First of all let me explain why I insist on using the old name ‘Saigon’ instead of the city’s post-war name of ‘Ho Chi Minh City’. It has nothing to do with its significance in history. It’s just shorter and quicker to say/type. End.
Regardless of how you call it, this incredibly chaotic and buzzing with life metropolis is the most modern and quickly expanding of all cities in Vietnam. It reminds me of Bangkok.
But my very first impression on my first visit here last December was: “Omg, and now how do I cross the road?!”.
It was quite terrifying! Hundreds of scooters, motorbikes and cars swarm around you as you try to make your way to the other side. Traffic lights and pedestrian crossings are ignored in equal measure. Crossing the road becomes a fearless act of faith: if I believe that I will make it safe to the other side of the road, I will! And as you start walking slowly but at steady pace amidst the traffic, you realise that drivers are so used to avoiding pedestrians that the risk of being hit is actually quite low. And what initially seemed some sort of mission impossible easily turns into a mission accomplished.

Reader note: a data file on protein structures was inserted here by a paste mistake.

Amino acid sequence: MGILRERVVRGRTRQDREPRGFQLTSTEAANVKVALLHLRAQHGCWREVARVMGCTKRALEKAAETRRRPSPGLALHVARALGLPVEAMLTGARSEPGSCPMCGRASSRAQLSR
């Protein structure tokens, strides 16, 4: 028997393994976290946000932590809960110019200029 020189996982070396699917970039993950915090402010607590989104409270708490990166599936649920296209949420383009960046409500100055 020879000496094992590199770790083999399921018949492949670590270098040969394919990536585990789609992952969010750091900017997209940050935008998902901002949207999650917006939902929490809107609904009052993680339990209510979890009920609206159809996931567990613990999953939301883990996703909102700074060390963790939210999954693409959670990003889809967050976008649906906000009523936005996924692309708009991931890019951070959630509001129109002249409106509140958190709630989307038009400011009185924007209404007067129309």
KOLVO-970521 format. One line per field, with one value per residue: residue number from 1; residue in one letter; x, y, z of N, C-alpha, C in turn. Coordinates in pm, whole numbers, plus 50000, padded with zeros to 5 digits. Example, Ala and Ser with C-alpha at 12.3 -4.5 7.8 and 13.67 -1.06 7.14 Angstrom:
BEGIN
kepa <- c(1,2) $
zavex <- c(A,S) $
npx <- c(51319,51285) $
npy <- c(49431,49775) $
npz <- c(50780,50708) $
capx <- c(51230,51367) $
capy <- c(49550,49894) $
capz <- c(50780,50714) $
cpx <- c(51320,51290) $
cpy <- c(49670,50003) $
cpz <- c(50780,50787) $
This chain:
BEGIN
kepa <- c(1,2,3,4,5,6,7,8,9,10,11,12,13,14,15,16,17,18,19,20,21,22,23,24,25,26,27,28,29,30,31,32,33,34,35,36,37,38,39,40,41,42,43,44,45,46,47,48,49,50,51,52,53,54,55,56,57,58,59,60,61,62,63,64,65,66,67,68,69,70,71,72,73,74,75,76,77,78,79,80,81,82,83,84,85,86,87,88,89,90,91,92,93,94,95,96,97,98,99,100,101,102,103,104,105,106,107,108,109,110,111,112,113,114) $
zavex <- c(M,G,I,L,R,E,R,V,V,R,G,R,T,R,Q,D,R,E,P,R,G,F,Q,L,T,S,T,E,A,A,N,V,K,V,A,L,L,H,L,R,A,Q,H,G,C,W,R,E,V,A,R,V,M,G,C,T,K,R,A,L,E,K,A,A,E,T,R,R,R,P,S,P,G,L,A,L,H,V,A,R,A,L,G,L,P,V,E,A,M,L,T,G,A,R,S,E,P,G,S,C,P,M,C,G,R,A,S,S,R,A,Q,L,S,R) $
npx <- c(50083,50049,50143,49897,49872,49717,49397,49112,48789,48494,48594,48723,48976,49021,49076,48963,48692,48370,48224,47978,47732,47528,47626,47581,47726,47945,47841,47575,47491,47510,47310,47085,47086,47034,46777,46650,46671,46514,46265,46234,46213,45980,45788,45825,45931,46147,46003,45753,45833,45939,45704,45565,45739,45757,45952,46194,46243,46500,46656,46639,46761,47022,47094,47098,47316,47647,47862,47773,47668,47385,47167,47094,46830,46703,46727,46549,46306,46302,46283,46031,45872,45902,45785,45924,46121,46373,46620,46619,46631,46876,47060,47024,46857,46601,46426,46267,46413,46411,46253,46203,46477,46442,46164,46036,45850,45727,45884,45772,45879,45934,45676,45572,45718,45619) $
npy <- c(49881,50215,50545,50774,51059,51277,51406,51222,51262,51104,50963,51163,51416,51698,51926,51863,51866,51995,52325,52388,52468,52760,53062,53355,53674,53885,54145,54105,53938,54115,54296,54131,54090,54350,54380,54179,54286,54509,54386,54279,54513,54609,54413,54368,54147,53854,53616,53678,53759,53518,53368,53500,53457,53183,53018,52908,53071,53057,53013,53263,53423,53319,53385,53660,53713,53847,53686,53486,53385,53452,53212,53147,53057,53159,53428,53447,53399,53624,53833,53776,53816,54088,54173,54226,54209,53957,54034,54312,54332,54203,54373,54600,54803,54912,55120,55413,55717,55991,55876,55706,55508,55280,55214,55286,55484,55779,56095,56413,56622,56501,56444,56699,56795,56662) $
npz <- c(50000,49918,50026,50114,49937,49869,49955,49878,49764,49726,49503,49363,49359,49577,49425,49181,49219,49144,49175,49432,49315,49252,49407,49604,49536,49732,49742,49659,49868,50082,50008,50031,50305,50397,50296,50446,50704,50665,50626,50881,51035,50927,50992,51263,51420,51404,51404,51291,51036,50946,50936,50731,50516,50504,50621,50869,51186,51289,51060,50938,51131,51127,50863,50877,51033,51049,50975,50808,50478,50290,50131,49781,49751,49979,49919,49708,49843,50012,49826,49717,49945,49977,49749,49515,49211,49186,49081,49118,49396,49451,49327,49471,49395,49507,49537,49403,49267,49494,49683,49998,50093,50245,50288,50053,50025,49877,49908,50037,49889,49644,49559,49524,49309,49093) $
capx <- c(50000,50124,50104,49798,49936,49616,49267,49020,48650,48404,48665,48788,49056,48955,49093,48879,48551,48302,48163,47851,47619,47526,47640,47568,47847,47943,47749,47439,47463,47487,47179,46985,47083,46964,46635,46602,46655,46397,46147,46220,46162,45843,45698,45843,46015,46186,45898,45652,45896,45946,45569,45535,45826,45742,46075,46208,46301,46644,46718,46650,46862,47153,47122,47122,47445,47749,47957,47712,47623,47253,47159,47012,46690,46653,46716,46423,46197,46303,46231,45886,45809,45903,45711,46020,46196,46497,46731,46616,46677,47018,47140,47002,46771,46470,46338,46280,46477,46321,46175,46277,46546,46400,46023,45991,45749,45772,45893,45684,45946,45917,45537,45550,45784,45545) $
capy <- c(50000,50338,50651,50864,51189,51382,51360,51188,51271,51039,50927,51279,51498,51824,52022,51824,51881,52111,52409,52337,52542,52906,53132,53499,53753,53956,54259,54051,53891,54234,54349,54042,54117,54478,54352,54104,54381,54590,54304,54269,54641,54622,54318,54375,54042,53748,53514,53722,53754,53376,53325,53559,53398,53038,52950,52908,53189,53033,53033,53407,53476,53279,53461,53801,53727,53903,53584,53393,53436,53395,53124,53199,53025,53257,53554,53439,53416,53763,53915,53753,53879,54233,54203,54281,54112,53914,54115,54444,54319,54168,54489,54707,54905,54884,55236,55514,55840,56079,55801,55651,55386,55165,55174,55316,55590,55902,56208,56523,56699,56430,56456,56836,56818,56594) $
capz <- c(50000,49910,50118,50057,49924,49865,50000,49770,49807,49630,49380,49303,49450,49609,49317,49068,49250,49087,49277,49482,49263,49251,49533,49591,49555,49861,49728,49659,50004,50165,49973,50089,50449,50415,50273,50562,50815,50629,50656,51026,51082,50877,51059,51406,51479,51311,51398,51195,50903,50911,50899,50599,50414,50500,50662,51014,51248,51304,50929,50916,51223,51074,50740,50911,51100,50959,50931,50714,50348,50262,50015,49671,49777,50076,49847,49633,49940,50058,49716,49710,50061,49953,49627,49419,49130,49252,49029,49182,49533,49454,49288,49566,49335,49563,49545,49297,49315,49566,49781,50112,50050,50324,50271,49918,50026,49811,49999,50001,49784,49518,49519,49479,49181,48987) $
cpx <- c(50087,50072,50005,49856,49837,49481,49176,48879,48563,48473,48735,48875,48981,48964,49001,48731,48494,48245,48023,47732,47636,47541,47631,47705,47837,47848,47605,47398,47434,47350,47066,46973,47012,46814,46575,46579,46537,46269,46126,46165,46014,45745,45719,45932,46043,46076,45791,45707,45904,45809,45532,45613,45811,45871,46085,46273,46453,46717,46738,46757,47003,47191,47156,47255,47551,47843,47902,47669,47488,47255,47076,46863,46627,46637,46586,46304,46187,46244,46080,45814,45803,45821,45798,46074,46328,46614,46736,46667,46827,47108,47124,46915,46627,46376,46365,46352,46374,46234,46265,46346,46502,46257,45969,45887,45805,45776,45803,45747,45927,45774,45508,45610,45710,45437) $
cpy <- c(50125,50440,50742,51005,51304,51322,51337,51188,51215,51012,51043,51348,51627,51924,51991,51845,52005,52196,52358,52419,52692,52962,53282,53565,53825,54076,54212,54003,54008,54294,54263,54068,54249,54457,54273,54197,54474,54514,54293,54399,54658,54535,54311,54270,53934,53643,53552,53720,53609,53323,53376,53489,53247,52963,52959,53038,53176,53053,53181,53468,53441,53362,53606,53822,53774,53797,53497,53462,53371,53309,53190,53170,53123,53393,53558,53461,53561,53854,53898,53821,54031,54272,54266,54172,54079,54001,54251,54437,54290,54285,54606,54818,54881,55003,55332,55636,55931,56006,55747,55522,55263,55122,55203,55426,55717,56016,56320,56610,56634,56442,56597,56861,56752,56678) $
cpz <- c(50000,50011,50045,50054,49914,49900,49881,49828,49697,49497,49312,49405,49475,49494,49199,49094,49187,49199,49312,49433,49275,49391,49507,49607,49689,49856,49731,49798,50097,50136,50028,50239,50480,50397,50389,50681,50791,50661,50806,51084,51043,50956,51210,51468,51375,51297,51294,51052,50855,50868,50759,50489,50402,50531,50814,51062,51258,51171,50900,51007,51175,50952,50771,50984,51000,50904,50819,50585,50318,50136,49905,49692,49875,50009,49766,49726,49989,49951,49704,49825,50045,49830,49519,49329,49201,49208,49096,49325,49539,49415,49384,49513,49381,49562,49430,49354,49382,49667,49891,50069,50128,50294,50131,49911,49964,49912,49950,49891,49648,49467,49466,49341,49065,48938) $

Being back here after three months since my first visit is strange. The receptionist at the guesthouse still remembers me from my first visit, making me feel at home. Pham Ngu Lao (the backpacker area) and the city centre look so familiar. I still managed to get lost a few times while walking around town, but there’s something interesting to see at every turn so it’s not all bad!
Here’s some more photos.
Thanks for providing expat insider knowledge, Adam!
Actually half of the locals here still call it Saigon anyway (and when younger people do, it’s often for the same reason you chose to abandon HCMC – too long to even bother typing in full).